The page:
Tuesday, December 7, 2010

First run on my steroid shot

I was a like a kid on Christmas. I was awake at 4am this morning (not unusual) and couldn't get back to sleep (VERY unusual). I think I was anxious to give this steroid shot a try.  I went out to Discovery Park for the first time (yes I'm embarrassed that I've been running in Seattle for 14 years, and just now made it out to the Discovery Park loop), and ran 3.5 miles. I figured I'd try to break some of the mental patterns I have on my usual running routes while trying to break this pain pattern. The ankle felt comfortable, and was not painful at all on the downhills (which is signficiant). I had a little discomfort (not pain) toward the end. It seemed more along the lines of the "you might have some pain for a day or two caused by the shot" than by my usual ankle issues.

Unfortunately on the drive home, something did end up pinching in my ankle wrong (as often happens when I drive after a run). Drag. This pinching tends to happen when I have to raise my toes immediately after running, as one does to press the gas pedal (or to climb the steps to my house).

Last night when trying out some stretching, I had no soreness. Usually I stretch that calf to the point of pain. Last night I could stretch it as far as possible (which is still less than my left foot, as the right has more limited range of motion), but with no pain whatsoever. So that's promising.

I don't think I asked the dr how long it should take for the full antiinflammatory/pain relief effects to kick in, but since he told me I might have some pain at the injection site for a day or two, I figured it might take a few days (quick web search says sometimes a week or two). Would I have loved 100% relief today? Well yeah, duh. Did I expect it? Not even I am that optimistic. One step at a time.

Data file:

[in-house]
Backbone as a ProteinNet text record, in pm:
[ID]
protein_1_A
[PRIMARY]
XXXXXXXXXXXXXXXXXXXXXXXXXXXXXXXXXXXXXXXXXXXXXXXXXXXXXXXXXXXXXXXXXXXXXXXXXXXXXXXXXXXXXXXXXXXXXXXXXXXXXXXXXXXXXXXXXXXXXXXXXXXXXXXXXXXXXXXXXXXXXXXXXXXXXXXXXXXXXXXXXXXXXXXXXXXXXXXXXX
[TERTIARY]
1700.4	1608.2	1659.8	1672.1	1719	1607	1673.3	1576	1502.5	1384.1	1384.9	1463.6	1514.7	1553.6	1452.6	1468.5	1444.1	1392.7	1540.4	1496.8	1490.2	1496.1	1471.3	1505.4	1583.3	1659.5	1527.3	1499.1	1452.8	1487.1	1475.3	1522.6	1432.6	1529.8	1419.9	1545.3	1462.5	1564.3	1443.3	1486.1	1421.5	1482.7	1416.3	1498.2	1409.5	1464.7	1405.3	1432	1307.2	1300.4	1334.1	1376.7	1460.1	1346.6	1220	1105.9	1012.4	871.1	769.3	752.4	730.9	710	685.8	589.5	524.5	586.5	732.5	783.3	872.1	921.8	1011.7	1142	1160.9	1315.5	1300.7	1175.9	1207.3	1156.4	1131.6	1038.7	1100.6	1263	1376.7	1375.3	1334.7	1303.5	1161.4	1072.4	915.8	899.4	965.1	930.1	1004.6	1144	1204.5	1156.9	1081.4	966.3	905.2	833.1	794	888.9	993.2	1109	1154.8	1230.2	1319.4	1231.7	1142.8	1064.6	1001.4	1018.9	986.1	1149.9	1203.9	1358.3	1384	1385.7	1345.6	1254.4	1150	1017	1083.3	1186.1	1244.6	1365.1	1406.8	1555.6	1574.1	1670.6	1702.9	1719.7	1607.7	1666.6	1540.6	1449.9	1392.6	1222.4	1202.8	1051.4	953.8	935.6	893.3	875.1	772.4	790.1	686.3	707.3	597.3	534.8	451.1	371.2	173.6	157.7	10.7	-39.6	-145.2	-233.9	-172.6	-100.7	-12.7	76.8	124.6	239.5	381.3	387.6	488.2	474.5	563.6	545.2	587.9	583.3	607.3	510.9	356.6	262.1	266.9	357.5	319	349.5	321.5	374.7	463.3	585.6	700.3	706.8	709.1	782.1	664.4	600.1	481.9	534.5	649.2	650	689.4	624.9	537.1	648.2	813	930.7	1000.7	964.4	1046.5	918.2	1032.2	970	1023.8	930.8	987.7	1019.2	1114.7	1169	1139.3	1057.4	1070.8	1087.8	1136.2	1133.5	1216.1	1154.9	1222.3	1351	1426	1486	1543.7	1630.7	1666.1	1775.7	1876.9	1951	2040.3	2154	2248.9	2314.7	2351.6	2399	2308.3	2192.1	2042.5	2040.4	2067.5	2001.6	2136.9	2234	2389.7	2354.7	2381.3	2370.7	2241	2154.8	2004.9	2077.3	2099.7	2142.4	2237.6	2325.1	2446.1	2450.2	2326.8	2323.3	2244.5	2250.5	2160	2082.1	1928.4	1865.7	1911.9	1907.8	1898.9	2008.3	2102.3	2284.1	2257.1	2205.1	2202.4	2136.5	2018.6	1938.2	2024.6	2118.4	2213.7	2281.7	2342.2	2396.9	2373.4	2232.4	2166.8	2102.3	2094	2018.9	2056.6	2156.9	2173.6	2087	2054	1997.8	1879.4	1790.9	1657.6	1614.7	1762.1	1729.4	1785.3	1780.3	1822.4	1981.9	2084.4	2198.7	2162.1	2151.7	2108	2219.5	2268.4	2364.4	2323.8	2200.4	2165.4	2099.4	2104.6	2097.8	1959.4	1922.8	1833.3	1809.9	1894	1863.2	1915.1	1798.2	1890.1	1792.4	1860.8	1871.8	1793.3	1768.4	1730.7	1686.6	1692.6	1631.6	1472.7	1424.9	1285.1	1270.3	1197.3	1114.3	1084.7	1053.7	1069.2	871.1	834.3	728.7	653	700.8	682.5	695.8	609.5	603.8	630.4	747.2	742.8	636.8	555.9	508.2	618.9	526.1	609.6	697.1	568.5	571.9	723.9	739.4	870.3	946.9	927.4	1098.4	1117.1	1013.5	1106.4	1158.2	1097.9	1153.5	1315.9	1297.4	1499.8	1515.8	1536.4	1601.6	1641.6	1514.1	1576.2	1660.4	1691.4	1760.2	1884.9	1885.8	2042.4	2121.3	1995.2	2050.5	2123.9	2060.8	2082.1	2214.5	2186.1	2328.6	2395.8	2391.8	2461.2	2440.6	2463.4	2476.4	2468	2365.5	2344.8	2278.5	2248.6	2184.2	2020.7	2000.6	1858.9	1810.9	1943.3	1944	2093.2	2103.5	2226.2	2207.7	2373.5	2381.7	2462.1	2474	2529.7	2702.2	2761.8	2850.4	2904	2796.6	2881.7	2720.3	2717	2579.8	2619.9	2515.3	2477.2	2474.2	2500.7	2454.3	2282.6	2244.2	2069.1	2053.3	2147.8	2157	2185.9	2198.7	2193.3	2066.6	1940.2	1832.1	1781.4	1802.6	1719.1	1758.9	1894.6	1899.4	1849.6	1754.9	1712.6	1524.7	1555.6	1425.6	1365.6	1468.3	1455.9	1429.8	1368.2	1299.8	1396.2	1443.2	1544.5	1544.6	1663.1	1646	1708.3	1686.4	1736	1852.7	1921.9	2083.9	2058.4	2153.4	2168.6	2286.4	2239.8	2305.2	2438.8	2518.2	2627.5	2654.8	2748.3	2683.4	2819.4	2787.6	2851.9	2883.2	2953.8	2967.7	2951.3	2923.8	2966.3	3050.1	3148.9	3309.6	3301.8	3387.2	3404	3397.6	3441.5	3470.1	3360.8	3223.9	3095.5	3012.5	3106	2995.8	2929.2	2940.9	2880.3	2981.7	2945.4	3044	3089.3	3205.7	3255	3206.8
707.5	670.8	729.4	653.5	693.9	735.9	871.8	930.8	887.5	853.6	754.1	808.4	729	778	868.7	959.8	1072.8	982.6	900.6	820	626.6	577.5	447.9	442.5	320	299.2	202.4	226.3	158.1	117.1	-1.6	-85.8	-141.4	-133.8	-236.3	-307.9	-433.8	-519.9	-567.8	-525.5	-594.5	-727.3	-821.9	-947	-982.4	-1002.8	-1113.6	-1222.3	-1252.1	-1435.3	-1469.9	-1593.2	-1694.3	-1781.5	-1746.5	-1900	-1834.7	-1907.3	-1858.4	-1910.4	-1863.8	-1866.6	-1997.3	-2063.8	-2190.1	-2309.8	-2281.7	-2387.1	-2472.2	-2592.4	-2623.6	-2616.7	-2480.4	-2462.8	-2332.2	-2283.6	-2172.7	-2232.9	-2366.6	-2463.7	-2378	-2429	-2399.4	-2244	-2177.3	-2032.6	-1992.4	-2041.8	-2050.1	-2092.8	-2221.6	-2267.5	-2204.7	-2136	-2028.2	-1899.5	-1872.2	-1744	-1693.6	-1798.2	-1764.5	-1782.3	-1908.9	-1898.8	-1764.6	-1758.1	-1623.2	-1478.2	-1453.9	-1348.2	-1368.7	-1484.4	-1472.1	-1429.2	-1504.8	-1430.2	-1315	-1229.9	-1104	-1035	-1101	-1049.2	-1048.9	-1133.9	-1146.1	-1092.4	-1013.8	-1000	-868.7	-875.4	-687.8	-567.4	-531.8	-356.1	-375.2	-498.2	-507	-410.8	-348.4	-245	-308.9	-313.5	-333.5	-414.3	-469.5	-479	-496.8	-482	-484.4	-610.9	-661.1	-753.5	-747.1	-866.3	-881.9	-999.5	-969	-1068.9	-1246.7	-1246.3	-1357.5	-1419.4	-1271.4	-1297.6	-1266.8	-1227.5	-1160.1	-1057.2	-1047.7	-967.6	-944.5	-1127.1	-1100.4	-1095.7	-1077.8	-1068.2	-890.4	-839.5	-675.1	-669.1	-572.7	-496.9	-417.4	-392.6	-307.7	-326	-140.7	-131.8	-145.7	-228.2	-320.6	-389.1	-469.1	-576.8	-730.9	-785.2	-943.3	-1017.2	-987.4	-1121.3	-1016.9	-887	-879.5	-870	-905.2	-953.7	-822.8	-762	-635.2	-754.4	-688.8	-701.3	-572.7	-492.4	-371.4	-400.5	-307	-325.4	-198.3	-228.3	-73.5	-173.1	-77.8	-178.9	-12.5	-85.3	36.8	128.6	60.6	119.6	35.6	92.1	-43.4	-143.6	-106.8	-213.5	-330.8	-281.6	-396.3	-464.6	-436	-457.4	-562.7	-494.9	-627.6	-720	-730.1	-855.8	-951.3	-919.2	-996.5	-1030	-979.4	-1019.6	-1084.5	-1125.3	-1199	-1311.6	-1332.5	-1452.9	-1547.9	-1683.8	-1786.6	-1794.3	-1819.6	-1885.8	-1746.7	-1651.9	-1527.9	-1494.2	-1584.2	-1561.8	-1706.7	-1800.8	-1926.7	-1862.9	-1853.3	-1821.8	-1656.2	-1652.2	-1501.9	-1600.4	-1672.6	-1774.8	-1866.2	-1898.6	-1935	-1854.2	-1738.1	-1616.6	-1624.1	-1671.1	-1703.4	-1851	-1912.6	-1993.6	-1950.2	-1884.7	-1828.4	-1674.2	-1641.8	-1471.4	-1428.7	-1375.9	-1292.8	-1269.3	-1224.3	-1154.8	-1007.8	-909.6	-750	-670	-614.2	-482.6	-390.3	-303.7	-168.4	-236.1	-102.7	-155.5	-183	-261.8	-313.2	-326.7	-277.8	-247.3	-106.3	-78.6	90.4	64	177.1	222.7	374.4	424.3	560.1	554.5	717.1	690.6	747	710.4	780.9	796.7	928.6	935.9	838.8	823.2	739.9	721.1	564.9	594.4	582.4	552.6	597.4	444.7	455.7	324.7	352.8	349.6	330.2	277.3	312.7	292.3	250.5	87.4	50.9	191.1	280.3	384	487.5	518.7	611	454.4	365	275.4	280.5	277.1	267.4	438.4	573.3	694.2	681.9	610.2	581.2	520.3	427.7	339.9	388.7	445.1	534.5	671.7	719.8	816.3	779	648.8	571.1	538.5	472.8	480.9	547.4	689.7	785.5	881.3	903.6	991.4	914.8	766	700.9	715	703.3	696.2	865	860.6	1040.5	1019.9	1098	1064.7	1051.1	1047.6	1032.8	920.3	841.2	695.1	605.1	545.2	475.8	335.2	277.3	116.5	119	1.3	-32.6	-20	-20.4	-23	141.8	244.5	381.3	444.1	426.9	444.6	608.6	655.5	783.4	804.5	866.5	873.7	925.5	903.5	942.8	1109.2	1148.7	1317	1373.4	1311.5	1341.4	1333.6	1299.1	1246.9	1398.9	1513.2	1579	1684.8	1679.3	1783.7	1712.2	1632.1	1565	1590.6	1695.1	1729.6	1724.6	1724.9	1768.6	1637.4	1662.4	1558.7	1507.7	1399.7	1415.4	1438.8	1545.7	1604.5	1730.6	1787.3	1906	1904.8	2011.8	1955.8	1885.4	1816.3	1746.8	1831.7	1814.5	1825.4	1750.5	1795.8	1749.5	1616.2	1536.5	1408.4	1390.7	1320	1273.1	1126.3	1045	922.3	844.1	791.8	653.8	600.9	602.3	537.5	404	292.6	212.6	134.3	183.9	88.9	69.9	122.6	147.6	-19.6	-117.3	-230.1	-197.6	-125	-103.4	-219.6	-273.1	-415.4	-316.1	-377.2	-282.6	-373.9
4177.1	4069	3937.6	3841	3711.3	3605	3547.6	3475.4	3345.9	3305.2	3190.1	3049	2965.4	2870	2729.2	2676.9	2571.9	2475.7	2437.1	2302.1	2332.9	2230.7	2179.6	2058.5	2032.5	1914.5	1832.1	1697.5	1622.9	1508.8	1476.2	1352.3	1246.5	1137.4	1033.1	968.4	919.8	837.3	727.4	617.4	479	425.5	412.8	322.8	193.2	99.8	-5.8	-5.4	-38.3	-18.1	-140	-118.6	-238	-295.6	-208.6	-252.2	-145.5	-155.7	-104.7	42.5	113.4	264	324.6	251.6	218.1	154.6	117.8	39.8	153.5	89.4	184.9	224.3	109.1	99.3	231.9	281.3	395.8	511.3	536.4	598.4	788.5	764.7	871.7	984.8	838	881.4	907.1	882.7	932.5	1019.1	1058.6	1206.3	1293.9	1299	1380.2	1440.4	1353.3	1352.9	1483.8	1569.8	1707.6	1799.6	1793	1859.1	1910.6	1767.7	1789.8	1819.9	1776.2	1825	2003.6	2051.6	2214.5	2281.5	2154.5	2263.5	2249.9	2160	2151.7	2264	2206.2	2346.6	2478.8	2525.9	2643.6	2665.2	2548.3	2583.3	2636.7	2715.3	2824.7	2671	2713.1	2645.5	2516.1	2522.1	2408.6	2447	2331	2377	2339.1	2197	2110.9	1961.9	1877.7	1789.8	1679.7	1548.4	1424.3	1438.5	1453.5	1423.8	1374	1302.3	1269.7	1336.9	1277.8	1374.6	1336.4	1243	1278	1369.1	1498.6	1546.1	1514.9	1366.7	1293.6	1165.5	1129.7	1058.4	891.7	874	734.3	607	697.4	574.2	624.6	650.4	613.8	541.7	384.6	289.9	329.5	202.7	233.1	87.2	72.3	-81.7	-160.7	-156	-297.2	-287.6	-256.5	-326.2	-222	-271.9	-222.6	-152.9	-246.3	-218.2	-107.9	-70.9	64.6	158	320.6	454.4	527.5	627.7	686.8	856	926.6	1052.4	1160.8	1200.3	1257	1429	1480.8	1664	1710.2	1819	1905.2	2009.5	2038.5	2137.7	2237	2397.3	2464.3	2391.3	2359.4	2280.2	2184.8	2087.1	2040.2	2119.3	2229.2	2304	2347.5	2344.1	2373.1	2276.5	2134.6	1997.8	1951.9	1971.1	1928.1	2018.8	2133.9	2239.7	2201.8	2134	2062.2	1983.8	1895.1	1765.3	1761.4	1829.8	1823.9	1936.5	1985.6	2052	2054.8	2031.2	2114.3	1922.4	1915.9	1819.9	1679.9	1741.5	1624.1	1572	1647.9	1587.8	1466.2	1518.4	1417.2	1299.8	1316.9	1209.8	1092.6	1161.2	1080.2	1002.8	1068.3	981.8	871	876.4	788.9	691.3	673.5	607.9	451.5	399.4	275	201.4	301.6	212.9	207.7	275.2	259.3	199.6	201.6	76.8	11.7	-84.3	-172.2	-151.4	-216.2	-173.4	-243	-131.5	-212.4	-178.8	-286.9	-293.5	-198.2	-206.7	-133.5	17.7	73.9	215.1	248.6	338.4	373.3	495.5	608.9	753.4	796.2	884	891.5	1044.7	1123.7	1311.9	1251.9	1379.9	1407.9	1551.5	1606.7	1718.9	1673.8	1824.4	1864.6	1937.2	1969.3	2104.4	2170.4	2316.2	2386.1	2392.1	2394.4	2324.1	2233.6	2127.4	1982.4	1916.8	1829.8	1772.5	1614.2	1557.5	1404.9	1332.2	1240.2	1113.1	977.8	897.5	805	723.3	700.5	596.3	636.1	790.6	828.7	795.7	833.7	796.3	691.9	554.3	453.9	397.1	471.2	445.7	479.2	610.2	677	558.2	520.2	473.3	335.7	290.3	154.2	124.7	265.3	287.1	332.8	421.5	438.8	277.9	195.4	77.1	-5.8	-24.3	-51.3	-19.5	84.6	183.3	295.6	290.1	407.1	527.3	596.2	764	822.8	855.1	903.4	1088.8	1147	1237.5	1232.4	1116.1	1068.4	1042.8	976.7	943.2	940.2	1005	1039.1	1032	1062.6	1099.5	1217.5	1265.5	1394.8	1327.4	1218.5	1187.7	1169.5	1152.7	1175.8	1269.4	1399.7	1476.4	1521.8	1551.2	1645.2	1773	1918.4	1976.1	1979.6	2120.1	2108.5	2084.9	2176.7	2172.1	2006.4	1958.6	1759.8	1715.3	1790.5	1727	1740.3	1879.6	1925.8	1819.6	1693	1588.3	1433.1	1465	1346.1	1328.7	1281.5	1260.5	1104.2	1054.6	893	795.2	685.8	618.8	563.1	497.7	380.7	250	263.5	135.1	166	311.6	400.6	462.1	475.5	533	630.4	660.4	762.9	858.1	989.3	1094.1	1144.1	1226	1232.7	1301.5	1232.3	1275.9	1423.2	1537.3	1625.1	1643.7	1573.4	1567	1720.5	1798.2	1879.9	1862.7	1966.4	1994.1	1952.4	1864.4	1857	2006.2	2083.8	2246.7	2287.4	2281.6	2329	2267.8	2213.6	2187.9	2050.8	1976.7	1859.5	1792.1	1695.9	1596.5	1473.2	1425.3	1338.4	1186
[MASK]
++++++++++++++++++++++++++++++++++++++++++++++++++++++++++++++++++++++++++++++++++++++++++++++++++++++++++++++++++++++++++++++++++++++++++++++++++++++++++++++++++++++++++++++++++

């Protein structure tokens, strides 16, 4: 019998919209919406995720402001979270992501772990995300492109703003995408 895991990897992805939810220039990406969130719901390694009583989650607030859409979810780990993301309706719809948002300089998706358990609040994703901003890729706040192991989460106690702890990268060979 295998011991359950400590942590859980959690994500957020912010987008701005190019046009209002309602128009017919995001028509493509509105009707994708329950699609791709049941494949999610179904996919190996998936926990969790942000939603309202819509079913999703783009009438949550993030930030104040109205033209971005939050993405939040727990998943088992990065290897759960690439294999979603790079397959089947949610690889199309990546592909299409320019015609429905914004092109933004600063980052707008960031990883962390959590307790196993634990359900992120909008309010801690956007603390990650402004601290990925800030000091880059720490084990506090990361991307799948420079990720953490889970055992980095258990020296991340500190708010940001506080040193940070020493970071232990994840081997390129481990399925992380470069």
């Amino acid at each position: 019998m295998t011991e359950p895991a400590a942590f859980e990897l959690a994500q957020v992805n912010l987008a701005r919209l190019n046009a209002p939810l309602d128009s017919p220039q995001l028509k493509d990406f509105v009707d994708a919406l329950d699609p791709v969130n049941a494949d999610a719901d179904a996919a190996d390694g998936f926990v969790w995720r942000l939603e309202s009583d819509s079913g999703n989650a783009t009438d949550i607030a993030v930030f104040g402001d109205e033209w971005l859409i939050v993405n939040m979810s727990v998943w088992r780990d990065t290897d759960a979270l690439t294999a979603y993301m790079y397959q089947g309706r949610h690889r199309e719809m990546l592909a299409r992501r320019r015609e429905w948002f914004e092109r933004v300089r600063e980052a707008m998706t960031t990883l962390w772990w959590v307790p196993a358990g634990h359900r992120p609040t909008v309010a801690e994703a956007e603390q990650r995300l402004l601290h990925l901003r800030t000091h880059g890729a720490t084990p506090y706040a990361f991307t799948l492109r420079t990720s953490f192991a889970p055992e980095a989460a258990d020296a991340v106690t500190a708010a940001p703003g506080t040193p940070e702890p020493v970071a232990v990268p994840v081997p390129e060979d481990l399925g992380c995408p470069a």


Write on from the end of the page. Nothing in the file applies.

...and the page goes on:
Monday, December 6, 2010

This is your ankle on steroids

Back in June, I had my ankle X-rayed and was told that yes there was a bone spur causing "anterior ankle impingement," and perhaps an injection into the ankle could help atrophy some of the scar tissue around the spur and thus relieve my pain. At the time, I thought I had a mostly pristine ankle, and the injection proposed made me nervous. Nothing I'd learned from my research confirmed that the stuff to be injected  was some magic potion that could atrophy scar tissue without also atrophying the healthy tissue in there. Afraid that I might cause more harm than good, I decided to wait on the shot.

Several months, two doctors, and an MRI later, I was essentially told the same thing. Only this time I was ready for it. First, the news came from a doctor I trust. Second, because of the MRI, I now have a fuller picture of the situation. I now know that my ankle joint is hardly pristine. It's already mussed up in there with osteoarthritis. So my fear that they could put something in my ankle that might damage it-- well, it's already damaged so I figure there's no harm in trying the steroid injection.

Essentially this is the first step before potentially moving toward surgery. It is possible that the steroid breaks the cycle of pain/inflammation, and allows everything in there to calm down enough that the pain goes away forever. Yes, forever. (I'm praying for this option and invite anyone willing to do the same!!)  Or, the pain could go away and return in a matter of months, simply reaffirming that we're looking at the right spot. Anyway, if the pain returns, the surgeon says yes, surgery is a possibility. Yes, it could fix everything. Or it could not. It's hard to say, but the specificitiy of the pain does bode well for the efficacy of surgery. But the first step, before doing surgery is to try a steroid injection.

I'm cautiously optimistic. At the very least it suggests that I should be able to run without pain for some period of time. (I'll test that theory tomorrow.) It's been a long time, so I'm pretty excited about the prospect. If this gives me a chunk of time without ankle issues, I also expect to get a not insignificant amount of grief from my husband and my running partner, both of whom thought I should have gotten the shot when it was first suggested six months ago. Oh well. Getting some mental buy-in to the whole process should only make things go more smoothly than had I done it while thinking that I was doing something harmful. We will see what happens in the coming days/weeks.

Sunday, November 28, 2010